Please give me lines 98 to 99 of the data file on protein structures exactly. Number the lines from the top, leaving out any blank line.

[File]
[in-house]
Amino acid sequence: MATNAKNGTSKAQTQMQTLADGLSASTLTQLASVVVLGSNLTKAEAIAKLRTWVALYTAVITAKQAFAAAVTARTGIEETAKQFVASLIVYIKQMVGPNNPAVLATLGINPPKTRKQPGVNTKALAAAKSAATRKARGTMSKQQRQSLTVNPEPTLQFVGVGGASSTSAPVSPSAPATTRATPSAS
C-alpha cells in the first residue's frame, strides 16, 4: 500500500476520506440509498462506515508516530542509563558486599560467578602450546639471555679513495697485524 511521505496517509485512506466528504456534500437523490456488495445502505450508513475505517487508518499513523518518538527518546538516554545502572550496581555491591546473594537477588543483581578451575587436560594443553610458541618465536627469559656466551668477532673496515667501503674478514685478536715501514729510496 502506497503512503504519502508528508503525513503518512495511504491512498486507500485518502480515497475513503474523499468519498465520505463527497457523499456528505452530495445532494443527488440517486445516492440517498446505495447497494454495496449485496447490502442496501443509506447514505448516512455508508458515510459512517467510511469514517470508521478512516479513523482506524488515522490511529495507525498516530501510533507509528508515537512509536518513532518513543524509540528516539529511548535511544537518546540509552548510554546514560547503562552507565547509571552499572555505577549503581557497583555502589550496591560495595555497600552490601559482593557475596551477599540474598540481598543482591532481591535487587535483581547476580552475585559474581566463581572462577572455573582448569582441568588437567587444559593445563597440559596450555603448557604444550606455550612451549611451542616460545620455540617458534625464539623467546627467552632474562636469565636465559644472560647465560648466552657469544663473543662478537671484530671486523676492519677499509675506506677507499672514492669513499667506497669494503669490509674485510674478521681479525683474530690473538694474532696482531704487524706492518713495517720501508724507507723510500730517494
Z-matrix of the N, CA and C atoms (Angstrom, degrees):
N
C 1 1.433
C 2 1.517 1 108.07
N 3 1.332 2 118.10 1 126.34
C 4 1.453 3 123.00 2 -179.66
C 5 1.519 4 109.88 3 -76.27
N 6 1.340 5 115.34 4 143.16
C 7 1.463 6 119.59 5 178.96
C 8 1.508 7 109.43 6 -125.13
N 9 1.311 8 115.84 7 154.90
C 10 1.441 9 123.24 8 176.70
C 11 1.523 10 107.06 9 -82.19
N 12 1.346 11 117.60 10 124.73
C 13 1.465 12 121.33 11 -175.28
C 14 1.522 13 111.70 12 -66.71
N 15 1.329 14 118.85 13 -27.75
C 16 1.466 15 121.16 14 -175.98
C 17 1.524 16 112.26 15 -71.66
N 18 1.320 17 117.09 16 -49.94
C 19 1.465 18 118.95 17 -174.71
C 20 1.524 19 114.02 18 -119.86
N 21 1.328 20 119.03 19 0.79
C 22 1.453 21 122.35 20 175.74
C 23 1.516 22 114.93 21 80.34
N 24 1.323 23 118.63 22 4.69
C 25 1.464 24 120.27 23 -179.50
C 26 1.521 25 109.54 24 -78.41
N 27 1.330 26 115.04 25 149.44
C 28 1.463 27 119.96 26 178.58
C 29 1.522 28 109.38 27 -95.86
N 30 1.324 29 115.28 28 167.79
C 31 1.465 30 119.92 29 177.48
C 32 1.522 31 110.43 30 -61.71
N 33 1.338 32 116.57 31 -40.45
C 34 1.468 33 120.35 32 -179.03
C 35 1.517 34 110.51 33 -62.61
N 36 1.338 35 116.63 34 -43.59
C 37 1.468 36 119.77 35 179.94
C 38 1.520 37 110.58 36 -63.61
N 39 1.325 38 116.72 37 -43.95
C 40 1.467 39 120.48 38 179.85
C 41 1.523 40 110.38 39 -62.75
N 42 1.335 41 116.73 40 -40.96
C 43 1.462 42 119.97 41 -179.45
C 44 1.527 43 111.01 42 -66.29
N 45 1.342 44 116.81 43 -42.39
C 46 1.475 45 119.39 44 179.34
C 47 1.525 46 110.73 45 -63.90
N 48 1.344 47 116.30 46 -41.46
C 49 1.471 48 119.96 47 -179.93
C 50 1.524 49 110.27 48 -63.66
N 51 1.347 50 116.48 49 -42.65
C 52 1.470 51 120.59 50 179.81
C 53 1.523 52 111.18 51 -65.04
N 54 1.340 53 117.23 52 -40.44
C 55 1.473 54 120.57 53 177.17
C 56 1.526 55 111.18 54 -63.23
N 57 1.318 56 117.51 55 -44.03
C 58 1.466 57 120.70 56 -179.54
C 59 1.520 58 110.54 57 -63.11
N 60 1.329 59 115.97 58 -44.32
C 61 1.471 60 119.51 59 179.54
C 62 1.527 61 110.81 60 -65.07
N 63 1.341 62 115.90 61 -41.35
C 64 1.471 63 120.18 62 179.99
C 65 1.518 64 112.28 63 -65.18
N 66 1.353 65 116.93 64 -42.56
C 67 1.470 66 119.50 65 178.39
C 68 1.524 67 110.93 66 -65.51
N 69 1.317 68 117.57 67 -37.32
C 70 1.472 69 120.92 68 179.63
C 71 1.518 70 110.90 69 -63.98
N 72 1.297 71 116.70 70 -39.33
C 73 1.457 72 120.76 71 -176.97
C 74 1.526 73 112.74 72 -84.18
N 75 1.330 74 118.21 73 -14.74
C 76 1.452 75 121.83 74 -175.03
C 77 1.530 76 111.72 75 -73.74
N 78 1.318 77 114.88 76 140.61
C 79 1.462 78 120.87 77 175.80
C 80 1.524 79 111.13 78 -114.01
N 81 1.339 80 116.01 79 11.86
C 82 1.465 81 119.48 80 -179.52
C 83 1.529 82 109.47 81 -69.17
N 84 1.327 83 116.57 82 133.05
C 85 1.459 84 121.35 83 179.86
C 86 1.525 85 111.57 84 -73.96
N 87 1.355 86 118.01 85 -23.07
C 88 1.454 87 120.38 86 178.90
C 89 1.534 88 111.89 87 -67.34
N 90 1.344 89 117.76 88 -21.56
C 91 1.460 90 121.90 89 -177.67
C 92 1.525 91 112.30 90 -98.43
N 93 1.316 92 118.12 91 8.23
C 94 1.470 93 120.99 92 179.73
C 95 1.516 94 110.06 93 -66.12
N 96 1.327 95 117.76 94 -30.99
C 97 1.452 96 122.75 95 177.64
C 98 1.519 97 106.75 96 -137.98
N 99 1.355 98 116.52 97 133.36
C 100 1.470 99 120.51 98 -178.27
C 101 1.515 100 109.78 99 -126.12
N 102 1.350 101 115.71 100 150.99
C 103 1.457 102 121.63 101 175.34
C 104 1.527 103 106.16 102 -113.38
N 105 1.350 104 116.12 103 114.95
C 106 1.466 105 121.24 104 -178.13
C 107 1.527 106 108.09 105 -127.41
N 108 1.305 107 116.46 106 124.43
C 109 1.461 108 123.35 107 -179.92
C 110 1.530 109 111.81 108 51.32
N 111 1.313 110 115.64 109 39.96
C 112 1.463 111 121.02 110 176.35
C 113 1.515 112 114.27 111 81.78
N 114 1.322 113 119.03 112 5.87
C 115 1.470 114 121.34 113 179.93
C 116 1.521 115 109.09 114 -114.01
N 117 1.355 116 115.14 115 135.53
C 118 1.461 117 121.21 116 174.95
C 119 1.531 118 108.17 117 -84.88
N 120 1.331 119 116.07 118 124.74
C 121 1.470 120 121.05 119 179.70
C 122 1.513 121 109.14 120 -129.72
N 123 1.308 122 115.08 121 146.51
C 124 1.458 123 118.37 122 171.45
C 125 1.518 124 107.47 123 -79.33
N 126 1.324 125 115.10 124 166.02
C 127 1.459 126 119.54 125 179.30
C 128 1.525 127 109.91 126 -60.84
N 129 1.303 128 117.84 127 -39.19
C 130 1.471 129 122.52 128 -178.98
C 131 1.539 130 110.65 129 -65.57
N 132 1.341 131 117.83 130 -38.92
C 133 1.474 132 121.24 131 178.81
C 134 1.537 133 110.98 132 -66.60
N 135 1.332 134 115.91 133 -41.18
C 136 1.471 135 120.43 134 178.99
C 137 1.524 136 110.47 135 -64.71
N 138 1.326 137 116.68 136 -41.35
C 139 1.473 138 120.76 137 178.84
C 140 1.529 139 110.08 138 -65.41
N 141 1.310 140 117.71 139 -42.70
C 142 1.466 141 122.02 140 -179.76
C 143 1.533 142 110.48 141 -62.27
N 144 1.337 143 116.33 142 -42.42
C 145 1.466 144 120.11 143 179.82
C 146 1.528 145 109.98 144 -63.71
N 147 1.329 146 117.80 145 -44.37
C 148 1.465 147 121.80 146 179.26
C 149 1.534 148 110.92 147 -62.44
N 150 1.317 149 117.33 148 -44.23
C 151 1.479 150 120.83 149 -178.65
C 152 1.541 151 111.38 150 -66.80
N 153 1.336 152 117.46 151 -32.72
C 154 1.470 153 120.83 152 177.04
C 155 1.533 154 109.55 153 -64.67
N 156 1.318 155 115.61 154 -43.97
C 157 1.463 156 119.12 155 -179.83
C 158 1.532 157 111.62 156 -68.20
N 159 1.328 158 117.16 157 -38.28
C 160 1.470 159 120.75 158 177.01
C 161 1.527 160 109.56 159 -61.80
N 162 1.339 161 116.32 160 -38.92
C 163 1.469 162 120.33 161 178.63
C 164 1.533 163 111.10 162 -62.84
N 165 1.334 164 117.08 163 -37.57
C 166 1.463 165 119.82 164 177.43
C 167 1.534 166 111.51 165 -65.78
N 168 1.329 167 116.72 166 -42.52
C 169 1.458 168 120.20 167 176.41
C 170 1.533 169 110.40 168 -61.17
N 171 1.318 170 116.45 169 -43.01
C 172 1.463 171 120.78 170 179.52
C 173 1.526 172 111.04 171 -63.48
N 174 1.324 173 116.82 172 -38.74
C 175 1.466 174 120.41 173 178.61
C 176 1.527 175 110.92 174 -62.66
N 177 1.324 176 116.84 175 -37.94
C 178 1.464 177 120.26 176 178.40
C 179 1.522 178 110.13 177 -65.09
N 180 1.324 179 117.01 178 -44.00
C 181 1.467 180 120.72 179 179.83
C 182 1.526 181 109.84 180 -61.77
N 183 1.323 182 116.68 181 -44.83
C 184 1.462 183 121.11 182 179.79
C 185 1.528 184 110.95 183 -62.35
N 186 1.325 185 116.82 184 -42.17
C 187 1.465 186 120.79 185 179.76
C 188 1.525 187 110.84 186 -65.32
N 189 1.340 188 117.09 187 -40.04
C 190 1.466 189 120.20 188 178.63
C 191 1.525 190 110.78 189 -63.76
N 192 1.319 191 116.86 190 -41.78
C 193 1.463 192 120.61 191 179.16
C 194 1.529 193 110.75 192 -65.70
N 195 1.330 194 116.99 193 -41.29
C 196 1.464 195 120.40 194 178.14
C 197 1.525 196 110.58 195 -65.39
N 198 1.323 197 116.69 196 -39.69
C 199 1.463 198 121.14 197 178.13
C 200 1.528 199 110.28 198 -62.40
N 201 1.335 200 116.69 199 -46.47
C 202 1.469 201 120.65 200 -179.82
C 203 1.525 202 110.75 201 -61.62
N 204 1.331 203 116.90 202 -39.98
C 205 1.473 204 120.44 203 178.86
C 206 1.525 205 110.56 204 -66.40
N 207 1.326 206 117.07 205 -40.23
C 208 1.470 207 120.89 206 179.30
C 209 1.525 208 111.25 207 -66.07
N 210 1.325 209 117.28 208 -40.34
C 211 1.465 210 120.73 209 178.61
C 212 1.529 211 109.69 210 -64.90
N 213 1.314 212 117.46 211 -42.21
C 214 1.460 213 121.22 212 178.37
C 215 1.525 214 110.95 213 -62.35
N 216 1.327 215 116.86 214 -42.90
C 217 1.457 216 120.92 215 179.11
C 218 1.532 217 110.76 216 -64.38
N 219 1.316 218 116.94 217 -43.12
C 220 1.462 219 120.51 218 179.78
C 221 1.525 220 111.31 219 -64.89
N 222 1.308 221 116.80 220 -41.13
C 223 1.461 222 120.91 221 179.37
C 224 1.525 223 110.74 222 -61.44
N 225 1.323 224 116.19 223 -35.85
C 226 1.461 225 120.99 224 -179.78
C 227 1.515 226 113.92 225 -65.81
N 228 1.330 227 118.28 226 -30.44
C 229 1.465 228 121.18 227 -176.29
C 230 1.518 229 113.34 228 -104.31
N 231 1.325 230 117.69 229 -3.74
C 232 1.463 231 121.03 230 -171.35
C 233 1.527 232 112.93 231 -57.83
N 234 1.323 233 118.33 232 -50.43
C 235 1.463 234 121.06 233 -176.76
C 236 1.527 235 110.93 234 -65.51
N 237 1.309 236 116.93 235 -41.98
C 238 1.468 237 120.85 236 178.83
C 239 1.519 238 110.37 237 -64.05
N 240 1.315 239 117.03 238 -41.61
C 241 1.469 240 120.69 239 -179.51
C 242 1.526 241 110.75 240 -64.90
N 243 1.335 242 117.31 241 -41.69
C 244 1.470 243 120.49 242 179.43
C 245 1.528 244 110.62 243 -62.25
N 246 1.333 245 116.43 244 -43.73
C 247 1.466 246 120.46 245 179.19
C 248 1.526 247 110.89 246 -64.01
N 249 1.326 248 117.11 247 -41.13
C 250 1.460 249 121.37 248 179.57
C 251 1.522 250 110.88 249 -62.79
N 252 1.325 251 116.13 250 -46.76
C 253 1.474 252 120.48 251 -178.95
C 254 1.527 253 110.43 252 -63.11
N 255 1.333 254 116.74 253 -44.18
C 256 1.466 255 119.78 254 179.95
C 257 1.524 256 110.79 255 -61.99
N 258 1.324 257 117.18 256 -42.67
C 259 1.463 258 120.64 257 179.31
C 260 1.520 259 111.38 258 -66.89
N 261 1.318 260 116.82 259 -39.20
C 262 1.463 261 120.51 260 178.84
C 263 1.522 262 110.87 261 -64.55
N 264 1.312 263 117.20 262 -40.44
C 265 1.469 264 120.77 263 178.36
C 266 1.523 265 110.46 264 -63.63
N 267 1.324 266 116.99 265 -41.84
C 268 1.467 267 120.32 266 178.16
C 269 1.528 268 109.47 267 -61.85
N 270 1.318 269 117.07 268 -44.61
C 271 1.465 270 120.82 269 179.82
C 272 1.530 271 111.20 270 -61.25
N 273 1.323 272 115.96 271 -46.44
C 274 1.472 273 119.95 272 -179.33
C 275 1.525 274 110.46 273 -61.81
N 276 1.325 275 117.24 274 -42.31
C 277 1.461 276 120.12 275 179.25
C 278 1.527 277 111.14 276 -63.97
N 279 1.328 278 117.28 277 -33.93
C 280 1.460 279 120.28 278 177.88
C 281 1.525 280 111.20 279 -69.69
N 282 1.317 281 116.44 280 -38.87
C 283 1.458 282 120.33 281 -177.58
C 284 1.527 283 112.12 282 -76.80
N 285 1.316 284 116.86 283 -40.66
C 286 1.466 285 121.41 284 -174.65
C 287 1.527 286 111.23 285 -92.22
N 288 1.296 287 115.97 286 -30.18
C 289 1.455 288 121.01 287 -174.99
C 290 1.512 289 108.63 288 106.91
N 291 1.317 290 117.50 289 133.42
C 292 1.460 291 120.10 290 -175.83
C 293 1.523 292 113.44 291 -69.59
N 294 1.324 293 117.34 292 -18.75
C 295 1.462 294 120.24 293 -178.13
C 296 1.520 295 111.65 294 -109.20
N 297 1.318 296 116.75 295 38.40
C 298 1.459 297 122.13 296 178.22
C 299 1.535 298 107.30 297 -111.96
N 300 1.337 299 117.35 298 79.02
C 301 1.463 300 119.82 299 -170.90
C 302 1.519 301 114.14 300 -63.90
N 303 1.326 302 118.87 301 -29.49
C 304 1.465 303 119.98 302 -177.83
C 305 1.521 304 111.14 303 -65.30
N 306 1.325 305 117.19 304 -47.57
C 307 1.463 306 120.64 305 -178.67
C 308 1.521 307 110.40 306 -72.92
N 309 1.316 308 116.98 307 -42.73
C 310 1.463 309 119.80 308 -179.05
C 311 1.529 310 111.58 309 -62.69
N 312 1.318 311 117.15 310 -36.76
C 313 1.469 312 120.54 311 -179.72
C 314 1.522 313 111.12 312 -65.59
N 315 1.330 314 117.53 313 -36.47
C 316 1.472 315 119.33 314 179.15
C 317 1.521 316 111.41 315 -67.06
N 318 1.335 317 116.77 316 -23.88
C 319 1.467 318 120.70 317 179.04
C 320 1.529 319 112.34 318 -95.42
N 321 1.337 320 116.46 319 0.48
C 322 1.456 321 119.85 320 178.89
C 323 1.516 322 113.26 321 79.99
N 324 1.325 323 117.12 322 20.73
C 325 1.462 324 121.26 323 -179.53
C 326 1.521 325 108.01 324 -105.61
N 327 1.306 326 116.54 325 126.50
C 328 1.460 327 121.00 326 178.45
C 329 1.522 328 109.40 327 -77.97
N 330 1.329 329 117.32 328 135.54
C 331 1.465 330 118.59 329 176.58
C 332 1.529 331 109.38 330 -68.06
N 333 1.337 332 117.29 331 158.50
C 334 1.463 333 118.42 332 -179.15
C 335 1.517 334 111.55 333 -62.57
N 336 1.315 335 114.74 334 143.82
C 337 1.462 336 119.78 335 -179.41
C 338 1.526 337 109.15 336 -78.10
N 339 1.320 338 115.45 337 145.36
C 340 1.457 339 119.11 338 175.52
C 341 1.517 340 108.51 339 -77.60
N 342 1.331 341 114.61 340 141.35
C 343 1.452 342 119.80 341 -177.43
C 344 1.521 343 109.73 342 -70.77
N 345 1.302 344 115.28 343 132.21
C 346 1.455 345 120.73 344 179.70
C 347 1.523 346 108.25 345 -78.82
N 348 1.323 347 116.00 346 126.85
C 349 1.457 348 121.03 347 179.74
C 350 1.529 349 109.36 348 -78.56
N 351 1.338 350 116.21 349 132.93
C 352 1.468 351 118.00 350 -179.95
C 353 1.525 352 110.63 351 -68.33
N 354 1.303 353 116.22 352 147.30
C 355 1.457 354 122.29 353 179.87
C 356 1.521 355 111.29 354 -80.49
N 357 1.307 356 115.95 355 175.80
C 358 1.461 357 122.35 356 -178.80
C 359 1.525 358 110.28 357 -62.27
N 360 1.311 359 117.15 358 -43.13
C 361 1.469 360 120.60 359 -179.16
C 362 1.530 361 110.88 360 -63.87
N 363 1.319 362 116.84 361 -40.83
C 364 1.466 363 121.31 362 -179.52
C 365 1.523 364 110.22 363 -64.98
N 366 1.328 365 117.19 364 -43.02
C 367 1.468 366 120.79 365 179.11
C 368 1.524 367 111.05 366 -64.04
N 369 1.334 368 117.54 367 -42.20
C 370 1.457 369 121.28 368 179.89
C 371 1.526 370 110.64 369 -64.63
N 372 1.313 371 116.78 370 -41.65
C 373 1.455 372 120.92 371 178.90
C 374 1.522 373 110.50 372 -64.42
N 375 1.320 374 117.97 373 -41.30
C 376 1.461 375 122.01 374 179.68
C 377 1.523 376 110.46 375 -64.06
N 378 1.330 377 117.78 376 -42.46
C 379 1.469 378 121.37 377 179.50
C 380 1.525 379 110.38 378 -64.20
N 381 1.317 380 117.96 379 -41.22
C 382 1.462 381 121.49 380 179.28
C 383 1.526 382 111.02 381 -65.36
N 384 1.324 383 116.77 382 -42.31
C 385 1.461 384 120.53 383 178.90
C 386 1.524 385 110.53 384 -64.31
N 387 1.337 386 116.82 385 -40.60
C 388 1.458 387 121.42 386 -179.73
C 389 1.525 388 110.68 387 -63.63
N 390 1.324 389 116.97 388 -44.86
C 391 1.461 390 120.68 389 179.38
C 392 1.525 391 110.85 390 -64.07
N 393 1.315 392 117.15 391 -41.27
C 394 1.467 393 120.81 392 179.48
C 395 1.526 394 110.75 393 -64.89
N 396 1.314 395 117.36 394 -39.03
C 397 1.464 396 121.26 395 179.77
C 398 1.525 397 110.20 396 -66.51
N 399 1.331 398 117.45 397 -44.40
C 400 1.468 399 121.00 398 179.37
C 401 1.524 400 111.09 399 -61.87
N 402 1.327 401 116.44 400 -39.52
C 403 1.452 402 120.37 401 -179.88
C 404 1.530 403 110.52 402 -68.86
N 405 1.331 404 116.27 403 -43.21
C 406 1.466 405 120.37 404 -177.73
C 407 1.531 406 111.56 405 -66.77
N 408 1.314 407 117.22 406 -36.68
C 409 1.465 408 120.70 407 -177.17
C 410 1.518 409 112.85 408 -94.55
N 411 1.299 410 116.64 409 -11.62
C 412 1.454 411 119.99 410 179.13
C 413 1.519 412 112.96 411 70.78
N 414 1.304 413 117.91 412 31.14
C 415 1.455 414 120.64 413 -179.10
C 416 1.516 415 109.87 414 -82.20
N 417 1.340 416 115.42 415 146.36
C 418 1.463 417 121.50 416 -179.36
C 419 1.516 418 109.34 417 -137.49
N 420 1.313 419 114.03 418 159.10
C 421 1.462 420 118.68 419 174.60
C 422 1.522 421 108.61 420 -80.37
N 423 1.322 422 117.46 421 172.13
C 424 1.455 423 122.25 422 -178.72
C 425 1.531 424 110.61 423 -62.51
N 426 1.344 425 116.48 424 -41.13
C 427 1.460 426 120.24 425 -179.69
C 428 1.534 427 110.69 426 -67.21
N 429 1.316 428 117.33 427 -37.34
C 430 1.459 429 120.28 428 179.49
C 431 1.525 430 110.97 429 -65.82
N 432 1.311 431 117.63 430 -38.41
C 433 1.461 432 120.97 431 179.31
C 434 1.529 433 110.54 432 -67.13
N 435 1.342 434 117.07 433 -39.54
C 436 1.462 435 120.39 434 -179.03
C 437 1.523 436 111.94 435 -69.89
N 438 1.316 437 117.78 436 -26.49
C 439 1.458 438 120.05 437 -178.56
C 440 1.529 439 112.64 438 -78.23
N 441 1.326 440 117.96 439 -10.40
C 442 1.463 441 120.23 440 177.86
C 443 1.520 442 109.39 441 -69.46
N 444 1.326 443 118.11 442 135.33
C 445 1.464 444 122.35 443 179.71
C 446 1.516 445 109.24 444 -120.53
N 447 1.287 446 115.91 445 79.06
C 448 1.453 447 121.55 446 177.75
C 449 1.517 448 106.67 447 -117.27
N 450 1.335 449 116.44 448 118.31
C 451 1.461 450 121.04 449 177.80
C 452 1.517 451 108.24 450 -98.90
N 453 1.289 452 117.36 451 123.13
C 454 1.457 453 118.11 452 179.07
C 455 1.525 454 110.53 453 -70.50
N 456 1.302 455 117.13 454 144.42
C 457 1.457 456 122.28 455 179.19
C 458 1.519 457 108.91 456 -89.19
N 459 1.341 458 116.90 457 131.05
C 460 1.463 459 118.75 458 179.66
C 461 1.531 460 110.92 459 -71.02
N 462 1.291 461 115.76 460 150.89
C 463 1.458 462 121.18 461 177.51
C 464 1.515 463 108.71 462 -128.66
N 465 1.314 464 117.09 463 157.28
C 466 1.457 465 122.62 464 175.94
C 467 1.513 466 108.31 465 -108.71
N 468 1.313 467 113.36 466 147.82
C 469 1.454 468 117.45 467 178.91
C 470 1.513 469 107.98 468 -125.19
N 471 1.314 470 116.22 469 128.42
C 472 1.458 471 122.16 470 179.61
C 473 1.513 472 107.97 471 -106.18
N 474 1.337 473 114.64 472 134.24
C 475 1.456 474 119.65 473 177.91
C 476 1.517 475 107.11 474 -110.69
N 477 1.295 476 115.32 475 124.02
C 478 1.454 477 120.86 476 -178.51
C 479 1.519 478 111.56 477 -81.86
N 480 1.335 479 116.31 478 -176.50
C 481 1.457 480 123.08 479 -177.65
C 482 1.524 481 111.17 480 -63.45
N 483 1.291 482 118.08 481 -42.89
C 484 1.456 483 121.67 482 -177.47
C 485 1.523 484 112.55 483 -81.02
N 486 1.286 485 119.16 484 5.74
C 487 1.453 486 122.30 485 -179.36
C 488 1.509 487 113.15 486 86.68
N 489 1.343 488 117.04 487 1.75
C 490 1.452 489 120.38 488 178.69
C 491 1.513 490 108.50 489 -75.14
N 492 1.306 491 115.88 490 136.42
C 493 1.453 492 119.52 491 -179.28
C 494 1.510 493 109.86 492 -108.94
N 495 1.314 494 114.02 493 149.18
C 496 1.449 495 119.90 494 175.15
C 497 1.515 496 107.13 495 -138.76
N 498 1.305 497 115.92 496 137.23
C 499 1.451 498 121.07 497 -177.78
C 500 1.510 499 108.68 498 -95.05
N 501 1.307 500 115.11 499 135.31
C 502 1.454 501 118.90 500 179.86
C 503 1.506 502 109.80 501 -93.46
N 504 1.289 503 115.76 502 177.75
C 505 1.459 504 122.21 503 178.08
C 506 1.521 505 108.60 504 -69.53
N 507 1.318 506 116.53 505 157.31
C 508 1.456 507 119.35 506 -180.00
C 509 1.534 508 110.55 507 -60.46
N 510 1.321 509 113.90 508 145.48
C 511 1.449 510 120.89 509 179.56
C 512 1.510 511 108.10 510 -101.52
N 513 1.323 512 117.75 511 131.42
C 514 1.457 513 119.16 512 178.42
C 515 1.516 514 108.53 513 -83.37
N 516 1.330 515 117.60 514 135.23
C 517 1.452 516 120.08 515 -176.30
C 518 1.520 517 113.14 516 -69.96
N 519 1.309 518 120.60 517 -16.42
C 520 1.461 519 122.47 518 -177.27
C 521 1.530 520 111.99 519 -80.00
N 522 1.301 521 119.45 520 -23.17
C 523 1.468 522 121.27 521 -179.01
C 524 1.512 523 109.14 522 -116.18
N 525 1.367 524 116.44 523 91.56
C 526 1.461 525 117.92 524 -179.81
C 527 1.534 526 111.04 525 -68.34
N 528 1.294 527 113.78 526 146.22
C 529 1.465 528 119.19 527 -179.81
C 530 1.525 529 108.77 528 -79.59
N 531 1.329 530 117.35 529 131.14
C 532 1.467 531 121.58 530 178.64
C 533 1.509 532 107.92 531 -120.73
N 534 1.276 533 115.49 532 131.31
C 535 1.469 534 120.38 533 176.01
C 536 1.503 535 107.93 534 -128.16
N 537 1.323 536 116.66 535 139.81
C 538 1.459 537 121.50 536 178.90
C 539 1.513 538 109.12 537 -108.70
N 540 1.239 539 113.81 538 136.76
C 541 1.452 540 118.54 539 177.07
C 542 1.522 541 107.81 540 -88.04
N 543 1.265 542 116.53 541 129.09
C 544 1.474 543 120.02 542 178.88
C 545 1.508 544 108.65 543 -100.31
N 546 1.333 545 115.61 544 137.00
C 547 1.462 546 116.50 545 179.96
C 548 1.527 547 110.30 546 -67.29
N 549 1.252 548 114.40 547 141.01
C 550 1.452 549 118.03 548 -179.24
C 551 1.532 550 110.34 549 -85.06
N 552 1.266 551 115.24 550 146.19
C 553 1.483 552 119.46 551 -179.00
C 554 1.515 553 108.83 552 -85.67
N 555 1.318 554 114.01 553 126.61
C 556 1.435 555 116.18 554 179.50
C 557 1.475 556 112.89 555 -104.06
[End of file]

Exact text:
N 93 1.316 92 118.12 91 8.23
C 94 1.470 93 120.99 92 179.73